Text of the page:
John Fetterman, aspiring to be junior U.S. senator of Pennsylvania, recently held a rally in the suburbs of Philadelphia.

It’s a shame that Fetterman didn’t ask for my opinion about what really matters. He seems to be taking his orders from the sort of political operatives who don’t understand that making “abortion up until the moment of birth” your campaign slogan is not a great approach for winning decent hearts and discerning minds.

According to the Fetterman campaign, access to abortion is the only thing that seems to motivate intelligent females these days.

Not the economy. Not toxic educational theories shoved down the throats of children. Not harassment at school board meetings. Not the debacle in Afghanistan. Not even COVID.

The rally was designed to gin up anger among his pink-shirted followers, women who still parrot the ’70s slogan of “my body, my choice” (except of course when we are talking about mandatory vaccines and masks).

And there did appear to be a large number of these ladies, squeezed into a rather restrictive space in suburban Montgomery County, all there to support a man who has literally supported abortion without restrictions.

As a woman who has spent more than five decades living, studying and working in suburbs like Montgomery County, I understand that there are many women who do not share my pro-life views. I’d venture to say that a majority of even my closest friends support some form of legalized abortion, and were disturbed when the Dobbs ruling overturned the eminently unconstitutional decision in Roe.

At recent social gatherings we’ve made sure to steer clear of that topic, to avoid food ending up anywhere except on plates and in mouths.

But I can also state with absolute certainty that no one appreciates the pandering of Fetterman and the people who follow him like some abortion messiah.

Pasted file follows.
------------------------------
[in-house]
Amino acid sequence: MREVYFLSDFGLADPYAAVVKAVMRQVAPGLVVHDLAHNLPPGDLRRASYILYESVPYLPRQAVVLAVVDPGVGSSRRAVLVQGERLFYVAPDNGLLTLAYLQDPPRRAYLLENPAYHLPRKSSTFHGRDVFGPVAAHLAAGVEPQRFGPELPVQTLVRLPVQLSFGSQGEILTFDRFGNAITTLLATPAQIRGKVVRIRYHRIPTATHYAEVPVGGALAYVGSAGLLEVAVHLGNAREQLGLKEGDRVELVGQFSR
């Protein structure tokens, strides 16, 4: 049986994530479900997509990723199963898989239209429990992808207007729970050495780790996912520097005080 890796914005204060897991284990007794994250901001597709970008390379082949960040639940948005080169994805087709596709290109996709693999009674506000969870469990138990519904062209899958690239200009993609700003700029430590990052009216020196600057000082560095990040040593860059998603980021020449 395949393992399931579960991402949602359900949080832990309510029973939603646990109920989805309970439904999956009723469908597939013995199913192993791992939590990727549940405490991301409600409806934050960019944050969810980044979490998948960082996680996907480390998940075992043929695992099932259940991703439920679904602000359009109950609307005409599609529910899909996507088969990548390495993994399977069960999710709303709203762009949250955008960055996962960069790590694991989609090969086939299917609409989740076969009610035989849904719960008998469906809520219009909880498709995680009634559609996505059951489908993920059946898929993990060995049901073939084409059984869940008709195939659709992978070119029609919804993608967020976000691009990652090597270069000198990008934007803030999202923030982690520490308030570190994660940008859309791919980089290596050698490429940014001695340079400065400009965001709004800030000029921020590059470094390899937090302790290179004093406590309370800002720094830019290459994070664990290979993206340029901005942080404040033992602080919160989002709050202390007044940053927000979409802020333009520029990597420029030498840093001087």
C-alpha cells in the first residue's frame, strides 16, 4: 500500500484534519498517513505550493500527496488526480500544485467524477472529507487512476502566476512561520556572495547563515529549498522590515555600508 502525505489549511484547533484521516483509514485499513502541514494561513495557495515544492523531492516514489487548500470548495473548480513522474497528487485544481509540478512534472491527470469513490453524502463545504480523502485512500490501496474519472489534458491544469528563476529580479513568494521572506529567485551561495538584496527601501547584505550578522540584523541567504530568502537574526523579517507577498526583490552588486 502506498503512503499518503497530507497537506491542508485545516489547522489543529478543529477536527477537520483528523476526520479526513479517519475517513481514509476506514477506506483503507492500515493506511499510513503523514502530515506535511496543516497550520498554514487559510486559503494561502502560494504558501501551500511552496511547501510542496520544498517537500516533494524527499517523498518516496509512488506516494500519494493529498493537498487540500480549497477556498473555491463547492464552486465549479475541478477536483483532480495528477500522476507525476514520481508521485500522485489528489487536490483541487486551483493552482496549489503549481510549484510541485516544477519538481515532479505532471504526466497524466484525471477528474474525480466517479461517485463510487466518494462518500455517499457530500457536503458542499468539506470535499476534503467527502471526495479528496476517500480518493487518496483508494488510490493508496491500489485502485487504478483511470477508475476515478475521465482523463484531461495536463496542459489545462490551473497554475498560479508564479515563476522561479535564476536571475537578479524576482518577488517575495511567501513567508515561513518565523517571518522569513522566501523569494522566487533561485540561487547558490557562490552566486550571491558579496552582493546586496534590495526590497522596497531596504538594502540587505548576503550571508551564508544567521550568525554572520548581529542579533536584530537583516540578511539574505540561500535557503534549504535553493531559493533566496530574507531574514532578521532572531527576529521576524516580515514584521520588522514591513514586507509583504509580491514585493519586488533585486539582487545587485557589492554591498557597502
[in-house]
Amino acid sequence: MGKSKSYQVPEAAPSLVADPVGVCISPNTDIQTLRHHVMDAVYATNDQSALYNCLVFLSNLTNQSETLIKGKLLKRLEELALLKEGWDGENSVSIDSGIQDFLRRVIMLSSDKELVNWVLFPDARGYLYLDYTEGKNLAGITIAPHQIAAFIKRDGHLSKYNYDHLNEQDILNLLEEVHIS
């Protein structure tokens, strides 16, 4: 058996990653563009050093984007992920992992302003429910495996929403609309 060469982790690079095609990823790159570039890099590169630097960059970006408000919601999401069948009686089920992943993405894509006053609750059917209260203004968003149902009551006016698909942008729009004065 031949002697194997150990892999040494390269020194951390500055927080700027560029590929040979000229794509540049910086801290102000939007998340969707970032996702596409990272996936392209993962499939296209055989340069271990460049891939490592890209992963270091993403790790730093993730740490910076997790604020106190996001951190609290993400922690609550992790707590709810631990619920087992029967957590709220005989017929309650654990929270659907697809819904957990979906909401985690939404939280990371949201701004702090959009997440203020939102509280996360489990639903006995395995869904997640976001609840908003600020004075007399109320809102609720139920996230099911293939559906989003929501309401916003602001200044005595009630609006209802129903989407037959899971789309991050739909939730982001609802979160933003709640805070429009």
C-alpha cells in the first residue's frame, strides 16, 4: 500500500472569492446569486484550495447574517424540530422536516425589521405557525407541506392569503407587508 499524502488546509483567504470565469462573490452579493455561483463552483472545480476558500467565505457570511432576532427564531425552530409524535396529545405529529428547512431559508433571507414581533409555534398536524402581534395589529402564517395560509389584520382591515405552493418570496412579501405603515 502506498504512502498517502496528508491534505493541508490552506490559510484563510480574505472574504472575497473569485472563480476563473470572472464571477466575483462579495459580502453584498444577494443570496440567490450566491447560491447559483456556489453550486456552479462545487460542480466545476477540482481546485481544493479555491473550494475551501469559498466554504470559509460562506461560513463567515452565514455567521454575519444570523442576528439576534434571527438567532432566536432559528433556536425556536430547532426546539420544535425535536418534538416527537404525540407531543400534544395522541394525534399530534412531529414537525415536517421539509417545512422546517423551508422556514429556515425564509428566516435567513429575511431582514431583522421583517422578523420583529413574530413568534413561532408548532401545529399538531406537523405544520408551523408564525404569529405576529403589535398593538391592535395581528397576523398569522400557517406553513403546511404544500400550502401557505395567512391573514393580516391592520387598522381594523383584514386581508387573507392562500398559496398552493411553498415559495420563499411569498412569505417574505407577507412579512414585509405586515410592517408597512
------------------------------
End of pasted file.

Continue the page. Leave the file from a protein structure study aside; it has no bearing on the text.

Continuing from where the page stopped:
These women exist, and they are loud, and they have the ear of the mainstream media, but they are not representative of the majority of Pennsylvania females.

I recently posted on social media a photo in front of City Hall, wherein I stated: “We live in Philadelphia too, John Fetterman. We, the women who you cannot dazzle with your promises of sexual freedom, earned on the backs of future generations of children. We’re not stupid. We’re not oppressed.
We’re not misogynists (as if.) We see through you. And we vote. We do. #Life.”

Between Facebook and Twitter, that post has gotten over 400 “likes,” and 50 shares. While that might not match a Kardashian or AOC in its level of influence, it’s one of the biggest reactions I’ve ever gotten on a political post in the past decade.

That suggests how disconnected Fetterman, and Democrats in general are to the zeitgeist of Pennsylvania women.

We are not the sort of people who blindly fall in line behind a man who promises abortion on demand and without apology. We do not generally fall for the scare tactics of political operatives who warn that if Mehmet Oz, or for that matter any other GOP candidate is elected in the fall, we will be forced to scrounge around for birth control on the black market.

We are not so naïve as to believe that Democrats see abortion as anything other than a way to demonize the other side, and win an election.

I know some folks who were thrilled when the Dobbs decision came down this June, and not because they oppose abortion. They’ve told me in confidence that this was exactly what they needed to energize Democrats for the midterms. They know that Joe Biden is an albatross for his party, and if they can scare women into believing that the United States will be changing its name to the United States of Gilead come November, they’ll score atthe polls.

My response is that women are a lot smarter than that. Of course, you will get the outliers like those pink-shirted darlings at the Fetterman rally in Montco, tricked into believing that their Handmaid capes were ready for pick up in a warehouse owned by Dr. Oz and the GOP. You will get the women who think that their worth and value depends on being able to become unpregnant without restriction.

They exist.

But Pennsylvania women are far less gullible than what the Fetterman campaign perceives us to be.

And as I said, even in the suburbs, we vote.

Copyright 2022 Christine Flowers, distributed exclusively by Cagle Cartoons newspaper syndicate.

Christine Flowers is an attorney and a columnist for the Delaware County Daily Times, and can be reached at [email protected]

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